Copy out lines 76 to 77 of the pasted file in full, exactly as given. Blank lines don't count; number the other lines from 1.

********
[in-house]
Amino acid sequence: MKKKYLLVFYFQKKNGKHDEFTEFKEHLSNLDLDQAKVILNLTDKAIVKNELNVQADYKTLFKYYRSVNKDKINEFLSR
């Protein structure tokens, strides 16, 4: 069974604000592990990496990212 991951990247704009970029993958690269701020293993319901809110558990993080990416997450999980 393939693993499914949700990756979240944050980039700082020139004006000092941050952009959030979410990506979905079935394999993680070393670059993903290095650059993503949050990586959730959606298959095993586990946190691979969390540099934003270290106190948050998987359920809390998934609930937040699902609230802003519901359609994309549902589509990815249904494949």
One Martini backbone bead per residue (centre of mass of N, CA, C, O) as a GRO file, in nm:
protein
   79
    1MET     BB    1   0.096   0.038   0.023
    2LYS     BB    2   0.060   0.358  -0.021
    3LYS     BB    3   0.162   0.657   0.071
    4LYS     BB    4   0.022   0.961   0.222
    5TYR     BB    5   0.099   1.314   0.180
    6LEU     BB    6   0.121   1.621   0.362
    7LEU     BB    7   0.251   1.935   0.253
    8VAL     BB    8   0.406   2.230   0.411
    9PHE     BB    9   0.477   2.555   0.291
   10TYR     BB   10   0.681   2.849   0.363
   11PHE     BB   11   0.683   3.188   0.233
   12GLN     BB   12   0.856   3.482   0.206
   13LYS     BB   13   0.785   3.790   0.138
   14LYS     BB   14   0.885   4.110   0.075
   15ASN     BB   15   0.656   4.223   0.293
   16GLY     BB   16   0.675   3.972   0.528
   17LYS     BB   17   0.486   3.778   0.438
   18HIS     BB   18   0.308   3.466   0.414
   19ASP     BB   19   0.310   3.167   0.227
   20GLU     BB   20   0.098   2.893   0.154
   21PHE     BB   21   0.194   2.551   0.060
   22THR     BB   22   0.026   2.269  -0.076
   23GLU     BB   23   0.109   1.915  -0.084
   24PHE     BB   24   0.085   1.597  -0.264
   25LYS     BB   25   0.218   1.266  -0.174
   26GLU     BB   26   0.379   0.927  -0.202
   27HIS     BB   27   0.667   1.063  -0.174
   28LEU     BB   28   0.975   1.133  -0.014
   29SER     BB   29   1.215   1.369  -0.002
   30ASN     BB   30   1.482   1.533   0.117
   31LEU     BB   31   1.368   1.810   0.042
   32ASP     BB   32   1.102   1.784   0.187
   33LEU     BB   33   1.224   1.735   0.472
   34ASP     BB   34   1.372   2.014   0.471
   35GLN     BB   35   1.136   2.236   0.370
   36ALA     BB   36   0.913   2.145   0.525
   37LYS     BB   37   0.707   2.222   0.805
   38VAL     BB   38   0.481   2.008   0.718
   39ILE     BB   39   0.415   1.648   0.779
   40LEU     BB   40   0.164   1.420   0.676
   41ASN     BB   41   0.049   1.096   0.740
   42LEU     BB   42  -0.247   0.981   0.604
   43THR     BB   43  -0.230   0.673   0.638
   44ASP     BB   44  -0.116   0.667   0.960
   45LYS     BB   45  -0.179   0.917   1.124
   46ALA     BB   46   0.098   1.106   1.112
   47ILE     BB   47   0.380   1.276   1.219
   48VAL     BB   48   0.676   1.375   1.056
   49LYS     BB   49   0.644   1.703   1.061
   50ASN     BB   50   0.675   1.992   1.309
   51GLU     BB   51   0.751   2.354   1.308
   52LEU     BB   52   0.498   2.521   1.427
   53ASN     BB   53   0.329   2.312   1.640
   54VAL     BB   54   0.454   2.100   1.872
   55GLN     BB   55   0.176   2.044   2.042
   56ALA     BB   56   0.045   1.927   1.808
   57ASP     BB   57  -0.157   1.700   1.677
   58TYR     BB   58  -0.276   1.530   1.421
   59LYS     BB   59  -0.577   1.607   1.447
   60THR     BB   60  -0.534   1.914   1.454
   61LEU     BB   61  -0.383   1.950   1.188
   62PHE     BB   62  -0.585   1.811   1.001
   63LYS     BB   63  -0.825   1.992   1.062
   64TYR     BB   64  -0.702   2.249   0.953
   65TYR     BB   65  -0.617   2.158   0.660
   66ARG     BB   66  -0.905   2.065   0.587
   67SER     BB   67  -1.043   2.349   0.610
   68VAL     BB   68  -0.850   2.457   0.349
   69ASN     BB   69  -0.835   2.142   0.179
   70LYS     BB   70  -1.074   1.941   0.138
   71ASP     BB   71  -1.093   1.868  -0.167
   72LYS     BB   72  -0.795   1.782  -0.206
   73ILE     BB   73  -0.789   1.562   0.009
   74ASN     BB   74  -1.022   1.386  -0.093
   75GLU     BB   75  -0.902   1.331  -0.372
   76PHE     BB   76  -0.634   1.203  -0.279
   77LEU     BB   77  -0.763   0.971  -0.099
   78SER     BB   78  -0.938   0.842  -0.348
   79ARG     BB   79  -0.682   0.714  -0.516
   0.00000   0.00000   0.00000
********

   70LYS     BB   70  -1.074   1.941   0.138
   71ASP     BB   71  -1.093   1.868  -0.167